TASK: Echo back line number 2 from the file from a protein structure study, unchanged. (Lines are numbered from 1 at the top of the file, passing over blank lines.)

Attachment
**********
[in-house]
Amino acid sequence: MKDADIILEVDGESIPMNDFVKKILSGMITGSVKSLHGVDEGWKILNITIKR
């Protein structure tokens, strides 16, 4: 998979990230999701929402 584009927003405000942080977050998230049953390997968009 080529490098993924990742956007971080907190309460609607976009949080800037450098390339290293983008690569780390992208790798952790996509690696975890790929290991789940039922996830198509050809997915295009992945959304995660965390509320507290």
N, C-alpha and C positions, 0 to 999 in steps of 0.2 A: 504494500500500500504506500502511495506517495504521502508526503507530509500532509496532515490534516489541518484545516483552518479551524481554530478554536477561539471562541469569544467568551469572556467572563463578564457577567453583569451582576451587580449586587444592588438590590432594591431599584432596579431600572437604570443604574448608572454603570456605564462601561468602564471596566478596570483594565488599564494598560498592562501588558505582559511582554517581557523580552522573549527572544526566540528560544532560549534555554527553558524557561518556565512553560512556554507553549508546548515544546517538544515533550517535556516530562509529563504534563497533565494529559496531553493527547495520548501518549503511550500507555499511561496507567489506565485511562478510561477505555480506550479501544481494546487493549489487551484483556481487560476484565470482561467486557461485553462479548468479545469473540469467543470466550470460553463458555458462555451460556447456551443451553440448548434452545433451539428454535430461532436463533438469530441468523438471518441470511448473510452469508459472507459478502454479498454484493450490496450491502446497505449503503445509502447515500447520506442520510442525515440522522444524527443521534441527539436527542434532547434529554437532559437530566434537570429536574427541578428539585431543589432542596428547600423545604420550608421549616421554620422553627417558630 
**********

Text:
Amino acid sequence: MKDADIILEVDGESIPMNDFVKKILSGMITGSVKSLHGVDEGWKILNITIKR